Image: NASA

No blast crater. The crater slightly to the right may have been the planned position for the LM but it was dropped in by crane onto the wrong spot? At 2-3,000lbs thrust hovering over a loosely packed dusty powdery regolith a crater should have been made.

Some people are saying that the engine was shut down before the LM was on the surface. But Armstrong himself said that he shut the rocket down after it landed. The landing surface probes, once they hit the ground set off a light on the instrument panel of the LM. Then the pilot shuts the engine down. Even though the Moon's gravity is only 1/6 that of the Earth, shutting the engine down at any height above the surface would cause the LM to free fall. After all, it still weighed in at nearly 3,000 kilos (that's 3 tonne) in 1/6 Earth's gravity. It would have crashed instead of landing and broken the landing legs (even though they were designed to collapse, they would not have survived a free fall pushed by three tonne of weight).  

Once the rocket had reached to within a meter of the surface, the force of the exhaust would have gouged out a crater and swept the surface under the LM. Now I can hear people saying that in a vacuum rocket exhaust goes sideways not down. Well, if that were the case then the LM would have been in freefall from 50,000 ft or more. Gravity is attracting the exhaust and the rocket engine is pushing it out. It would be a powerful flame.

An experiment is to get a leaf blower and hold it over dry sand to see what sort of crater you can make.

This is a closeup of the previous image. Note how deep the regolith is here. No solid rock, no pick axe needed to dig, just a scraping by an astronaut (on the Moon?) into the loose regolith.

Image: NASA

This images show two very important issue. 1. Checkout how much regolith there is under the LM. Bootprints everywhere. NASA states that the fine particles of regolith fell back to the ground before the Astronauts walked on the surface of the Moon. If that were so why is there absolutely no suggestion of it inside the landing pad. Take a really long look at the closeup below and you will see a ball joint that has just been unpacked from the clean room. There would be a mass of dust and tiny chips of regolith covering the ball joint.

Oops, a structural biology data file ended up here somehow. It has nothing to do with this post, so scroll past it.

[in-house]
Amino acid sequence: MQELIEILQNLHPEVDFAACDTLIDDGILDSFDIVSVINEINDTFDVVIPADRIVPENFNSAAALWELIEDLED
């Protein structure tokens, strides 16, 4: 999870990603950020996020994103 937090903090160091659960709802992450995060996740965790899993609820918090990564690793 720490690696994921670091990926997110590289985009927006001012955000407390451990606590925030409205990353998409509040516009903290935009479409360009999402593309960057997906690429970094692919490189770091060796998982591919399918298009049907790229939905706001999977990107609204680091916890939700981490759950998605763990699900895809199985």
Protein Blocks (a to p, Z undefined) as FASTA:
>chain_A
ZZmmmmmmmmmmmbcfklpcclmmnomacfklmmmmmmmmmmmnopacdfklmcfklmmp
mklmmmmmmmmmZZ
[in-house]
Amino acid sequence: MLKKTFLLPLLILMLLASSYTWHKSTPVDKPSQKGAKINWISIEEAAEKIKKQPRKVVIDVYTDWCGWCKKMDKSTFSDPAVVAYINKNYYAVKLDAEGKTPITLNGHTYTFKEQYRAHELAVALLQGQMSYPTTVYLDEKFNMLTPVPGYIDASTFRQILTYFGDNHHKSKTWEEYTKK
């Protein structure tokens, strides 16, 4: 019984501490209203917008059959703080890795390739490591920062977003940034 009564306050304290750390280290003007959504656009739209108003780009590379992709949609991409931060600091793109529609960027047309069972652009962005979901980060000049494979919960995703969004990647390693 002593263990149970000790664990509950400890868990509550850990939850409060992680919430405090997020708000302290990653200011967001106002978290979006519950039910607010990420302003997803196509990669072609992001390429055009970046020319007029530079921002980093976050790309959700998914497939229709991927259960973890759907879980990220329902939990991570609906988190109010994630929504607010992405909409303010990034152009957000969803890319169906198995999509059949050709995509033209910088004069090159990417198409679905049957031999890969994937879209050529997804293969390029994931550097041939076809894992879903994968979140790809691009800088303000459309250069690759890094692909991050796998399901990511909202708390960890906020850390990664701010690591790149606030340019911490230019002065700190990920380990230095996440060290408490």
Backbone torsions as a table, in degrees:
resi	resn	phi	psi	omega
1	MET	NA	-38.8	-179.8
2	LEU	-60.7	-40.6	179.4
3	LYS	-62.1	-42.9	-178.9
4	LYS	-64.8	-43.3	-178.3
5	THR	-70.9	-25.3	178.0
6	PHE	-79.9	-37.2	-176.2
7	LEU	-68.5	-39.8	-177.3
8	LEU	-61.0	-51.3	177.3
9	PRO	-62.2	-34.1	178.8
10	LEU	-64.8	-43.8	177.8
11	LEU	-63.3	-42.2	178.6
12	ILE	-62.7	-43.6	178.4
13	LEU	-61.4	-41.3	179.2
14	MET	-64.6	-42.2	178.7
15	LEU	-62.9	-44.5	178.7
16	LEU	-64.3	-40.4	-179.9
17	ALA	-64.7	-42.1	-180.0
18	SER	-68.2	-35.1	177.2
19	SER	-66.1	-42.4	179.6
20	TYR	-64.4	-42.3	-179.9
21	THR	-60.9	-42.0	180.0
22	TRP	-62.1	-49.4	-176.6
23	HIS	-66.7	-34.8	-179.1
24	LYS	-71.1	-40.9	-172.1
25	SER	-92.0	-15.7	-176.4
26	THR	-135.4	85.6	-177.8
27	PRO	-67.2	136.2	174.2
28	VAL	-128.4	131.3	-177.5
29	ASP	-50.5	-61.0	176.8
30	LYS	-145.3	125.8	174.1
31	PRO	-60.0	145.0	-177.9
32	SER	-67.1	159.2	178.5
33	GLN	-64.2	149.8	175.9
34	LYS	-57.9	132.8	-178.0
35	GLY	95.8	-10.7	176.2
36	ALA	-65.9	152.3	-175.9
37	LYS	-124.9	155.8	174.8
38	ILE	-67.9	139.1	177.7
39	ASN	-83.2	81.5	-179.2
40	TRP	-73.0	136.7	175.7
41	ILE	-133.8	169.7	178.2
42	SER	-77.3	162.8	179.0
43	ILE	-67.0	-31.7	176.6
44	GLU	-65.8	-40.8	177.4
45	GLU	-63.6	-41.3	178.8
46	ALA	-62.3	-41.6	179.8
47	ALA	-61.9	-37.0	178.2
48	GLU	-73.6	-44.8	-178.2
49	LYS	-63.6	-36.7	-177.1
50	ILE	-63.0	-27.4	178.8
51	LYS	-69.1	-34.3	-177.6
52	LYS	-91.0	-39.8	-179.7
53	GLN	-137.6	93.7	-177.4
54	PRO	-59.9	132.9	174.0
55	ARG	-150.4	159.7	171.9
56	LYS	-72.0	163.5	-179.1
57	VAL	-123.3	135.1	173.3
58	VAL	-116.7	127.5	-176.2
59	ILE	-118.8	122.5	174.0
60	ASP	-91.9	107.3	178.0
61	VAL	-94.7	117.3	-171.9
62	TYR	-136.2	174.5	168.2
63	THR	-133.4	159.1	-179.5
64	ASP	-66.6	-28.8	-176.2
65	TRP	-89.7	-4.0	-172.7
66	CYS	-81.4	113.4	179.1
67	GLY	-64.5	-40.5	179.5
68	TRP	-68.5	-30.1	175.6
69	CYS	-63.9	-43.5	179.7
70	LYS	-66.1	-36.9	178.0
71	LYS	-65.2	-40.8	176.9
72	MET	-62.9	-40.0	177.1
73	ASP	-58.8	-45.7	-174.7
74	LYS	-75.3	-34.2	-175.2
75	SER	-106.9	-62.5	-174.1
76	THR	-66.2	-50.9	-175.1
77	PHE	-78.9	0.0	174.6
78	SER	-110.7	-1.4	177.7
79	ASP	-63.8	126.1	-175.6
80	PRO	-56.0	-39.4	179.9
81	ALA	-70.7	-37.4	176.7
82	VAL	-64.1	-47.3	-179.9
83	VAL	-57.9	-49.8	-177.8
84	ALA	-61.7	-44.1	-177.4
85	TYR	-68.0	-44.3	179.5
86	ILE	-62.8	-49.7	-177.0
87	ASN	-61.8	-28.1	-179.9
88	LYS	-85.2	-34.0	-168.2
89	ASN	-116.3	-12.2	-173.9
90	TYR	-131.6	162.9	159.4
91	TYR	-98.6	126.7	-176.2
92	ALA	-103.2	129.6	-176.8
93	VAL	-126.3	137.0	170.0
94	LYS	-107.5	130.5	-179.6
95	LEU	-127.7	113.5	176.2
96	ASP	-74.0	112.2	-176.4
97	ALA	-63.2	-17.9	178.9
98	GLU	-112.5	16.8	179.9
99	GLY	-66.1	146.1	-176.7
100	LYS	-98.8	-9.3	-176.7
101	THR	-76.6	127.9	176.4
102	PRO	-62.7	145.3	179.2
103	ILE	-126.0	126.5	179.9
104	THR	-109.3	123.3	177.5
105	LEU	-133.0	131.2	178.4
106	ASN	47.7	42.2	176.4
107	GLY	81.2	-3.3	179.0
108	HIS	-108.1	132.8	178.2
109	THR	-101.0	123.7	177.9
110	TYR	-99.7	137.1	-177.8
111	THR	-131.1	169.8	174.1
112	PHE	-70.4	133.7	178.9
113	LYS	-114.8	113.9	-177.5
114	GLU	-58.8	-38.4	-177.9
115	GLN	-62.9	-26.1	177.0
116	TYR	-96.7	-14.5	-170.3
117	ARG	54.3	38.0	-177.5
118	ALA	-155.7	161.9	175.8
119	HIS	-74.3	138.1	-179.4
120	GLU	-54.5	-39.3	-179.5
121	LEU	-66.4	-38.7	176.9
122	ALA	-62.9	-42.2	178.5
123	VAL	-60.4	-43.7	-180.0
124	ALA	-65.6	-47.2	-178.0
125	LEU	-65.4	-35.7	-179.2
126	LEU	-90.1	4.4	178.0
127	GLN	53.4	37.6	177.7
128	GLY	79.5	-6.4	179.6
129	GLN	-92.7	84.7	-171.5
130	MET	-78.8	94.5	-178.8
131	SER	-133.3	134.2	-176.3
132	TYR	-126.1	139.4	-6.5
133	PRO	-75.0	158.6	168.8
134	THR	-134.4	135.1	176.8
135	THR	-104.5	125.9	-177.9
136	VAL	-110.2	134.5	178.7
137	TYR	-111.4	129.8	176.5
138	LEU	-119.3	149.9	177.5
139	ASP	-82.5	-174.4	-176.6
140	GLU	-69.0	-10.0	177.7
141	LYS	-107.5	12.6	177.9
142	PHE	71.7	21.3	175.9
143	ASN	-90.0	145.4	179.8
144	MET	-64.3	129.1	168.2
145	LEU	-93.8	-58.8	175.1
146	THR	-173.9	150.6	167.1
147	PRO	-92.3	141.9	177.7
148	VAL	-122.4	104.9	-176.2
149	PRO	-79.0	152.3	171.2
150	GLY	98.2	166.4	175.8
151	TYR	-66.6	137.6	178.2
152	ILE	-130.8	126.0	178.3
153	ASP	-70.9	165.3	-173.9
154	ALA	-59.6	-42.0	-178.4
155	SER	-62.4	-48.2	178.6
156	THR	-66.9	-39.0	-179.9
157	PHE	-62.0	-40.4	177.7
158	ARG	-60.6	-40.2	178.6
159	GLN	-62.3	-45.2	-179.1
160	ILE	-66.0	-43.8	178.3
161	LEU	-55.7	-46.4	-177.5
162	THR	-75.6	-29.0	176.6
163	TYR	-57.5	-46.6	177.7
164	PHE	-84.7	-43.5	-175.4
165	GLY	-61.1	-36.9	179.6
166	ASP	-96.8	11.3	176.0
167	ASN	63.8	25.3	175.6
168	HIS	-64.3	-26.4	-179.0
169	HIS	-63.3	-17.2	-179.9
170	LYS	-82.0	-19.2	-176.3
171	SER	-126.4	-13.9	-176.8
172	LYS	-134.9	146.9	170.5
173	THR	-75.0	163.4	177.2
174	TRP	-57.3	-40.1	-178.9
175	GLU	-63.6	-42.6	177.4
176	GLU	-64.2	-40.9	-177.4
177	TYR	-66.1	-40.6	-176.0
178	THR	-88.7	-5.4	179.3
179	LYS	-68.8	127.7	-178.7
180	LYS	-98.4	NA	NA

Now this image alone closes the story for me. This ball joint is as clean as it was when it sat in NASA's clean room a Houston. There is simply no way that it wouldn't be filled with regolith dust.

And just to emphasize my point the entire structure with all those wrinkles and places for dust to settle is as clean as the proverbial whistle.

References

http://www.lpi.usra.edu/meetings/lpsc2011/pdf/2607.pdf

Wilson, T.M.; Stewart, C.; Sword-Daniels, V.; Leonard, G.; Johnston, D.M.; Cole, J.W.; Wardman, J.; Wilson, G.; Barnard, S. (2011). "Volcanic ash impacts on critical infrastructure". Physics and Chemistry of the Earth.

Alshibli, Khalid (2013). "Lunar Regolith". University of Tennessee (Knoxville).

James M R, Lane S J, and Gilbert J S 2003 Density, construction, and drag coefficient of
electrostatic volcanic ash aggregates J. Geophys. Res., 108(B9) 2435